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Playful Poems
by Henry Morley
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Then unto London I did me hie, Of all the land it beareth the prize. "Hot peascods!" one began to cry, "Strawberry ripe!" and "Cherries in the rise!" {82c} One bade me come near and buy some spice, Pepper and saffron they gan me bede, But for lack of Money I might not speed.

Then to the Cheap I began me drawn, Where much people I saw for to stand; One offered me velvet, silk, and lawn, Another he taketh me by the hand, "Here is Paris thread, the finest in the land!" I never was used to such things indeed, And wanting Money I might not speed.

Then went I forth by London Stone, Throughout all Can'wick Street. {83} Drapers much cloth me offered anon; Then comes me one cried, "Hot sheep's feet!" One cried, "Mackerel!" "Rushes green!" another gan greet; One bade me buy a hood to cover my head, But for want of Money I might not be sped,

Then I hied me into East Cheap; One cries "Ribs of beef," and many a pie; Pewter pots they clattered on a heap, There was harp, pipe, and minstrelsie. "Yea, by cock!" "Nay, by cock!" some began cry; Some sung of Jenkin and Julian for their meed, But for lack of Money I might not speed.

Then into Cornhill anon I yode, Where was much stolen gear among; I saw where hung mine owne hood That I had lost among the throng: To buy my own hood I thought it wrong; I knew it well as I did my Creed, But for lack of Money I could not speed.

The taverner took me by the sleeve, "Sir," saith he, "will you our wine assay?" I answered, "That cannot much me grieve, A penny can do no more than it may." I drank a pint, and for it I did pay. Yet soon ahungered from thence I yede, And wanting Money I could not speed.

Then hied I me to Billingsgate, And one cried, "Hoo! Go we hence!" I prayed a barge man, for God's sake, That he would spare me my expence. "Thou scrap'st not here," quoth he, "under two pence; I list not yet bestow any alms deed." Thus lacking Money I could not speed.

Then I conveyed me into Kent; For of the law would I meddle no more, Because no man to me took intent, I dight me to do as I did before. Now Jesus, that in Bethlehem was bore, Save London, and send true lawyers their meed! For whoso wants Money with them shall not speed.



BICORN AND CHICHEVACHE BY JOHN LYDGATE.



First there shall stand an image in Poet-wise, saying these verses:-

O prudent folkes, taketh heed, And remembreth in your lives How this story doth proceed Of the husbands and their wives, Of their accord and their strives, With life or death which to darrain {85a} Is granted to these beastes twain.

Then shall be pourtrayed two beasts, one fat; another lean.

For this Bicorn of his nature Will none other manner food, But patient husbands his pasture, And Chichevache eat'th the women good; And both these beastes, by the Rood, Be fat or lean, it may not fail, Like lack or plenty of their vitail.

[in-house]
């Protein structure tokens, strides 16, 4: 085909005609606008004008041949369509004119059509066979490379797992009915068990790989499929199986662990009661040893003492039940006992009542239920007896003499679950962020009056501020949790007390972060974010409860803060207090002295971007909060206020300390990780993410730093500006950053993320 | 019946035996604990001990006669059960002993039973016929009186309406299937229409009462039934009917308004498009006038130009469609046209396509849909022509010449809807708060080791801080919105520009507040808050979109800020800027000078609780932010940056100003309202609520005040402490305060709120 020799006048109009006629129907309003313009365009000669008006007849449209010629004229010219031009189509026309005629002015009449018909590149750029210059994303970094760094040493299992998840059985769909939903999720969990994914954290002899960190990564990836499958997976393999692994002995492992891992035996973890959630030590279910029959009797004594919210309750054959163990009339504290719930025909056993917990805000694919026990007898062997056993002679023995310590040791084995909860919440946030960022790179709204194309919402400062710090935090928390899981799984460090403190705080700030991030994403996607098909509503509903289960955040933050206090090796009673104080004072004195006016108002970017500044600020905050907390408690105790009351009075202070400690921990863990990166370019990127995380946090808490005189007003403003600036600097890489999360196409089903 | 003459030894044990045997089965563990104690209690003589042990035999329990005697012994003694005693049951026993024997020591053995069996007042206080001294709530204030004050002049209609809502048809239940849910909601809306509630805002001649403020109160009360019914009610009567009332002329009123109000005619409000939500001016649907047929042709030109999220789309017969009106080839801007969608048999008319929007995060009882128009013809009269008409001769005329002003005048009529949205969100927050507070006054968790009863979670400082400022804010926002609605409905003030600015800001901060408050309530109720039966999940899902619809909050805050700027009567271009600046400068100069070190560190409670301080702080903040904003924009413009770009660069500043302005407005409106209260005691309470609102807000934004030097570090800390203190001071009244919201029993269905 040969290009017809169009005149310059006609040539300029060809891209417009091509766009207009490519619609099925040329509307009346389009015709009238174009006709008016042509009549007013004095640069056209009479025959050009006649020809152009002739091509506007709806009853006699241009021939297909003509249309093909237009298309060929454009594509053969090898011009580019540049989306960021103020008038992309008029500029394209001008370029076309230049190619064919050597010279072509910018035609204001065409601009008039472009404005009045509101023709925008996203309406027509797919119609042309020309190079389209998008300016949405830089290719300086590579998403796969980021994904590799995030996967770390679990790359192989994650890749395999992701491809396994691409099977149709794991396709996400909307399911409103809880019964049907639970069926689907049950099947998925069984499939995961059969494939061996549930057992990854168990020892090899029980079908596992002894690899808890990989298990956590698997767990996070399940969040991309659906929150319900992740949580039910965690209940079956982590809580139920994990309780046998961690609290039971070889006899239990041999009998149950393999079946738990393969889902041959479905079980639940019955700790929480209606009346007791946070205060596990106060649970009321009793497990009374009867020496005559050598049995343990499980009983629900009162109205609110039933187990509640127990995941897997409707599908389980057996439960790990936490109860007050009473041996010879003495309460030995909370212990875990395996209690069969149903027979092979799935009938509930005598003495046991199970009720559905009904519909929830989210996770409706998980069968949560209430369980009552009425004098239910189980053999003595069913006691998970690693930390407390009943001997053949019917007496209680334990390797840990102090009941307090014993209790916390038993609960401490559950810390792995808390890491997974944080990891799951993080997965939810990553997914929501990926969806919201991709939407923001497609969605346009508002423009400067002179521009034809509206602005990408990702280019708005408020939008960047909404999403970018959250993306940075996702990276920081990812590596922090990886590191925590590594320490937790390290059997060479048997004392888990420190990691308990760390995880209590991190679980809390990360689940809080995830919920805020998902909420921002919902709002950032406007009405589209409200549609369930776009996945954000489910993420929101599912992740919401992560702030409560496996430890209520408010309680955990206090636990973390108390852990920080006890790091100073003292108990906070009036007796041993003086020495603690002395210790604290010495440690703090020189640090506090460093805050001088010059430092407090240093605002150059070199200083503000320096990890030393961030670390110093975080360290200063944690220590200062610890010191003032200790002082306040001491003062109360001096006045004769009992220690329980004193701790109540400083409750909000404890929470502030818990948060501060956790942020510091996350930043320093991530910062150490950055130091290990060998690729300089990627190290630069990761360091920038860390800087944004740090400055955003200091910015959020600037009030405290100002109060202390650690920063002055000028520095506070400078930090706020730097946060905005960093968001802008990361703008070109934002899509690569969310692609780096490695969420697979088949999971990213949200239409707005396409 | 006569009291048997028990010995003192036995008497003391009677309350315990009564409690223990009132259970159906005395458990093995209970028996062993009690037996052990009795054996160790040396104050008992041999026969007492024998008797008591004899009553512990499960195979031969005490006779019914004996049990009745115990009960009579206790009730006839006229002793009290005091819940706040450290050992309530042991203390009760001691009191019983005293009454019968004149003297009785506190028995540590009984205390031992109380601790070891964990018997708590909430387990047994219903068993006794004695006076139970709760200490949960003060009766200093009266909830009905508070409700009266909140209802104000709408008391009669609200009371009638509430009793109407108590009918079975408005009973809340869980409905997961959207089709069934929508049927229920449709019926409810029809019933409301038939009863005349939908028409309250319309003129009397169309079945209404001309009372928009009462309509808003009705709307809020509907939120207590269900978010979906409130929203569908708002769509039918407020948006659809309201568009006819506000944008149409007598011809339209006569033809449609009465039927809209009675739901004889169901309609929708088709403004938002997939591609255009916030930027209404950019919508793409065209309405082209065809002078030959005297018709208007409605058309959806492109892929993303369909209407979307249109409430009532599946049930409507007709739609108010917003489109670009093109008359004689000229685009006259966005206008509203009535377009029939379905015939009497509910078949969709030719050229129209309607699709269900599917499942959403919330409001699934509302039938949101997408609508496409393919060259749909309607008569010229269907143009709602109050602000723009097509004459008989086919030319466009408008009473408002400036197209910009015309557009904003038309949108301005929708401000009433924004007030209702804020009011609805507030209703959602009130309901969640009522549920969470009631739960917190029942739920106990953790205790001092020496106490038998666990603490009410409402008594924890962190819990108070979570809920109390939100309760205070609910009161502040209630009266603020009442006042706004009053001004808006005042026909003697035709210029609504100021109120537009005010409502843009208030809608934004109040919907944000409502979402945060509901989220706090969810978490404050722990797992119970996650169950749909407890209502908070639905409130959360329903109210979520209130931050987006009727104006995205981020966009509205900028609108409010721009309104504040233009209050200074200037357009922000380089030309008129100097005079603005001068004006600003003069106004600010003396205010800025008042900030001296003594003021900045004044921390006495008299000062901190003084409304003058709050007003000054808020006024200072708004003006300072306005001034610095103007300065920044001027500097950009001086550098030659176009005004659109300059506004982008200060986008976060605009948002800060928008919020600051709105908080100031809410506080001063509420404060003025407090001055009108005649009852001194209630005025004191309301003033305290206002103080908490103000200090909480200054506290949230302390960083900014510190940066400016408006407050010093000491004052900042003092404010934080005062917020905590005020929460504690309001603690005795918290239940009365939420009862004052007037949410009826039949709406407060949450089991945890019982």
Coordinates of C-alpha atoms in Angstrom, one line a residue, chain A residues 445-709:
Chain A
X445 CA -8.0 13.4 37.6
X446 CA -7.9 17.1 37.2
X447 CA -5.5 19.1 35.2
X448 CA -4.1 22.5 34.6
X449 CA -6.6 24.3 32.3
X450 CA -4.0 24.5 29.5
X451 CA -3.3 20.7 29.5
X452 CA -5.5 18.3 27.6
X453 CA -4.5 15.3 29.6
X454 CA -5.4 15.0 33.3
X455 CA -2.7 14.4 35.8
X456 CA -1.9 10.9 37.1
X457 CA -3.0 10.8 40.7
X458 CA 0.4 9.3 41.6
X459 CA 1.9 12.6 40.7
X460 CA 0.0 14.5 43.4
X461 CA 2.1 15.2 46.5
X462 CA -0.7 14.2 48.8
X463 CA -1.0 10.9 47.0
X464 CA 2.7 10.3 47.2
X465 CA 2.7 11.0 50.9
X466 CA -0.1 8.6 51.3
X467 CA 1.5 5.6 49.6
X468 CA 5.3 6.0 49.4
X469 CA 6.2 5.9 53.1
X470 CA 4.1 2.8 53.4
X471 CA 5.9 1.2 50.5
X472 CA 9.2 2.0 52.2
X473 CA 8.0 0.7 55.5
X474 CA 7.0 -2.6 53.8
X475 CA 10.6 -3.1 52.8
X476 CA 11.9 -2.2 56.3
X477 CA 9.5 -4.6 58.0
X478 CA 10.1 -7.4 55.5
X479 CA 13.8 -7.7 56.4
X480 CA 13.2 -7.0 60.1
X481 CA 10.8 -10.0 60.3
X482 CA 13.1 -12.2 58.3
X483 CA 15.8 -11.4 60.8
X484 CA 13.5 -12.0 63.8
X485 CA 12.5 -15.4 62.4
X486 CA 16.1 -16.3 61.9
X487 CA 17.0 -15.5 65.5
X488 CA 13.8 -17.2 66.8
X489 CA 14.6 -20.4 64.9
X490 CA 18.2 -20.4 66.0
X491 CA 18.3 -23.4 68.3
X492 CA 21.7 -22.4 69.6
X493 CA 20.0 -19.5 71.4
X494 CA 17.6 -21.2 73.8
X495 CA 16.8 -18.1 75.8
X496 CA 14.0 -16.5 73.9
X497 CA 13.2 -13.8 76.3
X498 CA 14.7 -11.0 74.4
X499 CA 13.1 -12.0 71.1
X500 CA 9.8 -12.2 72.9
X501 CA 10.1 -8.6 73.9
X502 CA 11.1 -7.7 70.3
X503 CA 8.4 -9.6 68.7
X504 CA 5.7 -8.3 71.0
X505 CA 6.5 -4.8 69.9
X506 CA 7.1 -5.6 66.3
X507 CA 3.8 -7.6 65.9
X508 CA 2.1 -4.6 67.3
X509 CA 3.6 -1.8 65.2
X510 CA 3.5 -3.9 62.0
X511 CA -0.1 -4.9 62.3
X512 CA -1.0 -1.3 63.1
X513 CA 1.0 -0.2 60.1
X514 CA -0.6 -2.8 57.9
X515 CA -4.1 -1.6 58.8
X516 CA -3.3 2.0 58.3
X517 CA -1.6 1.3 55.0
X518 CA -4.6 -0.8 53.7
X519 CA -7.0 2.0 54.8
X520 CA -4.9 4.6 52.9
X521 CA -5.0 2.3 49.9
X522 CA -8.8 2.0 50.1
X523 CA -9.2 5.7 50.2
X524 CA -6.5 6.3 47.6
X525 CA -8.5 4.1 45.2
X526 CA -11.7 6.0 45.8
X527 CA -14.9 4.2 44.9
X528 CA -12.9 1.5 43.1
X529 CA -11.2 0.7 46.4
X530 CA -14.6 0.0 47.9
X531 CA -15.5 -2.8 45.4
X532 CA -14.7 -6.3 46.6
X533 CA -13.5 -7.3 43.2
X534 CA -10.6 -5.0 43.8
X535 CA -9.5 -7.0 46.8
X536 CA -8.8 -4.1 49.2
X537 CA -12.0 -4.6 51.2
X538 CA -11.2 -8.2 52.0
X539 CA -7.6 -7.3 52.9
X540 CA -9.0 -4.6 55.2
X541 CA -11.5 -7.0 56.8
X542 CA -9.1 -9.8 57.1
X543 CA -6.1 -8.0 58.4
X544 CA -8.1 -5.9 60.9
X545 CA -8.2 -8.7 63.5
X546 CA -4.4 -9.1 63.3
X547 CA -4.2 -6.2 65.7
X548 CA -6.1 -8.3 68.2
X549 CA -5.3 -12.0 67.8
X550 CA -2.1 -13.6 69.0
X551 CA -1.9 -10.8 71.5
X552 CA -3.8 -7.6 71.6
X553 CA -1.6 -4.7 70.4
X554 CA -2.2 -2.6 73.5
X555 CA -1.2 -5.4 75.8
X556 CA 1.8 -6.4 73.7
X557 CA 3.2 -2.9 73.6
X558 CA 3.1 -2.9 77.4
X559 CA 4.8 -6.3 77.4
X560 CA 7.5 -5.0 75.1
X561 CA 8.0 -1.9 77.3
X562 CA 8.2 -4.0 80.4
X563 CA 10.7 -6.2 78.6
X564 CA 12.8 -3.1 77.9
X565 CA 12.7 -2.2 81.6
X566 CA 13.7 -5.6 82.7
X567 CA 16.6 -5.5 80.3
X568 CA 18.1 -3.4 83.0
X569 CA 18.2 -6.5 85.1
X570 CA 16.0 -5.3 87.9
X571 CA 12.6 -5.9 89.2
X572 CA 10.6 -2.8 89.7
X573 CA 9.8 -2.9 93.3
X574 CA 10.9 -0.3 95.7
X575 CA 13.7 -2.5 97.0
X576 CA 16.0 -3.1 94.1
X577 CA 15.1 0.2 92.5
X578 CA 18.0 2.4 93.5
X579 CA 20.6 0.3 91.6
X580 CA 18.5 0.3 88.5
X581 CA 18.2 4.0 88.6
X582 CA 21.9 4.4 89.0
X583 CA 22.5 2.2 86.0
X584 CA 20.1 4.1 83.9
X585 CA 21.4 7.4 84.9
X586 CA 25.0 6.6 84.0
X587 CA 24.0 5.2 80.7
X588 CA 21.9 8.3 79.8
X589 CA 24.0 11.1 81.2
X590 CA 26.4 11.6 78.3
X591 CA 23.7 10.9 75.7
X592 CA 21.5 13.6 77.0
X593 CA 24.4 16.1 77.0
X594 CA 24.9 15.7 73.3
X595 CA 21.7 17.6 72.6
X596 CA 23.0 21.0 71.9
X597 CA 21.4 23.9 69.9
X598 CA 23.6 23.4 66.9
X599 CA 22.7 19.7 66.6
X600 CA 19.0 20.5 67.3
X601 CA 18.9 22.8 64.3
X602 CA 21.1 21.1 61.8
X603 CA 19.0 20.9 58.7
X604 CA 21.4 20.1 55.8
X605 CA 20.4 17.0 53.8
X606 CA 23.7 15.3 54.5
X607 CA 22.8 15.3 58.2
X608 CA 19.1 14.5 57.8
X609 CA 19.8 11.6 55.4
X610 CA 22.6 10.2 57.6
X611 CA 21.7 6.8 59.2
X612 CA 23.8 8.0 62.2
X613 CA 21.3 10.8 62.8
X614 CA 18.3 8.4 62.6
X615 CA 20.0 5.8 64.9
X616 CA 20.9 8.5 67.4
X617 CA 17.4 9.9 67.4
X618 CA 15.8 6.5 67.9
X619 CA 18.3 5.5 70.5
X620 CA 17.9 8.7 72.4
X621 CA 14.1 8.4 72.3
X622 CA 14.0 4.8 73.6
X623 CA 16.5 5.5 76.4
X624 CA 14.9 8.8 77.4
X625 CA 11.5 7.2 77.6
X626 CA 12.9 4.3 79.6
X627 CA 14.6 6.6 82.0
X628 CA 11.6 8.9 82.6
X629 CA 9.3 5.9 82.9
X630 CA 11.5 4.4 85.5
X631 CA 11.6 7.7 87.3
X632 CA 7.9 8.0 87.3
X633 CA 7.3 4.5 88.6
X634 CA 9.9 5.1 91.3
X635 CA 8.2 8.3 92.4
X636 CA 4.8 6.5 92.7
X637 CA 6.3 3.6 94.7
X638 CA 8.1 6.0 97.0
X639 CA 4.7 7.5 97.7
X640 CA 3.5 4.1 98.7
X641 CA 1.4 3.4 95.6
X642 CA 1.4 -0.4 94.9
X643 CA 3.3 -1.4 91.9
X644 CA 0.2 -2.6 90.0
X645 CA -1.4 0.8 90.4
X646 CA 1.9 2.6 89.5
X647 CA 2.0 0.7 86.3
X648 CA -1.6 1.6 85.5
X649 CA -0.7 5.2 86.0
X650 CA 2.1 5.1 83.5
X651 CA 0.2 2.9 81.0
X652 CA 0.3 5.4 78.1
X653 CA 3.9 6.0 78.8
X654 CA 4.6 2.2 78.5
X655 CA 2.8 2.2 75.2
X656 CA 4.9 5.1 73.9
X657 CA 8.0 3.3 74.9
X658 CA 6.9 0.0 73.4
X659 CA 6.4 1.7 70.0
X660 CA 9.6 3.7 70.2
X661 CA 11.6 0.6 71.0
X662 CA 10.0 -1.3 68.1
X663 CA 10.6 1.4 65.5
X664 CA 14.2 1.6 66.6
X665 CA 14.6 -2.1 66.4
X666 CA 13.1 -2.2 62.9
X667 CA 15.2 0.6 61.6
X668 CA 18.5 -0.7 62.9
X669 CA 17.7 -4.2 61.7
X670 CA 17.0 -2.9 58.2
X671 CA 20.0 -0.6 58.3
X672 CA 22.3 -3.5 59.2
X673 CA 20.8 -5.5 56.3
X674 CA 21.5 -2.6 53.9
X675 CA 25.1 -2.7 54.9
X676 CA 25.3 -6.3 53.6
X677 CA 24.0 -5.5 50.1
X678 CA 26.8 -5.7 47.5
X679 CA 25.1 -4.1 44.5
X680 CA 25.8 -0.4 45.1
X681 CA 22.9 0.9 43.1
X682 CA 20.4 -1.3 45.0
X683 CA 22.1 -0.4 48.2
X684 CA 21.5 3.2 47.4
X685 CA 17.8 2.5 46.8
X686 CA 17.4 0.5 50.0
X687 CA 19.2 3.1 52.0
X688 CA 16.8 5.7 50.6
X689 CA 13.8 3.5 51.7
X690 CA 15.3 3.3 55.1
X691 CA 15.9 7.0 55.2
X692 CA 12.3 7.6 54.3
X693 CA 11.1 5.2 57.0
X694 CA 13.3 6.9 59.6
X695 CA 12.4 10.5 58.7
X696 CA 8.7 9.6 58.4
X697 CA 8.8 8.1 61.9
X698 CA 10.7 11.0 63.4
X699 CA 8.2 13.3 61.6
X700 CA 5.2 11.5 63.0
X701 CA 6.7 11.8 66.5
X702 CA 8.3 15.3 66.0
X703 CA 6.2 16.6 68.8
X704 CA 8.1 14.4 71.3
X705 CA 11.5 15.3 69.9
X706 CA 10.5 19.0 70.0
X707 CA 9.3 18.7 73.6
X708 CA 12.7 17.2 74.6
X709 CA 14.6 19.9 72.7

Of Chichevache and of Bicorn, {85b} Treateth wholly this matere, Whose story hath taught us beforn How these beastes both infere {85c} Have their pasture, as you shall hear, Of men and women in sentence Through suffrance or through impatience.

Then shall be pourtrayed a fat beast called Bicorn, of the country of Bicornis, and say these three verses following:-

"Of Bicornis I am Bicorn, Full fat and round here as I stand, And in marriage bound and sworn To Chichevache as her husband, Which will not eat on sea nor land But patient wives debonair, Which to their husbands be n't contraire

"Full scarce, God wot, is her vitail, Humble wives she finds so few, For always at the contre tail Their tongue clappeth and doth hew. Such meeke wives I beshrew, That neither can at bed ne board Their husbands not forbear one word.

"But my food and my cherishing, To tell plainly and not to vary, Is of such folks which, their living, Dare to their wives be not contrary, Ne from their lustes dare not vary, Nor with them hold no champarty, {86a} All such my stomach will defy." {86b}

Then shall be pourtrayed a company of men coming towards this beast Bicornis, and say these four ballads:-

"Fellows, take heed and ye may see How Bicorn casteth him to devour All humble men, both you and me, There is no gain may us succour; Wo be therefore in hall and bower To all those husbands which, their lives, Make mistresses of their wives.

"Who that so doth, this is the law, That this Bicorn will him oppress And devouren in his maw That of his wife makes his mistress; This will us bring in great distress, For we, for our humility, Of Bicorn shall devoured be.

"We standen plainly in such case, For they to us mistresses be; We may well sing and say, 'Alas, That we gave them the sovereigntie! For we ben thrall and they be free. Wherefore Bicorn, this cruel beast, Will us devouren at the least.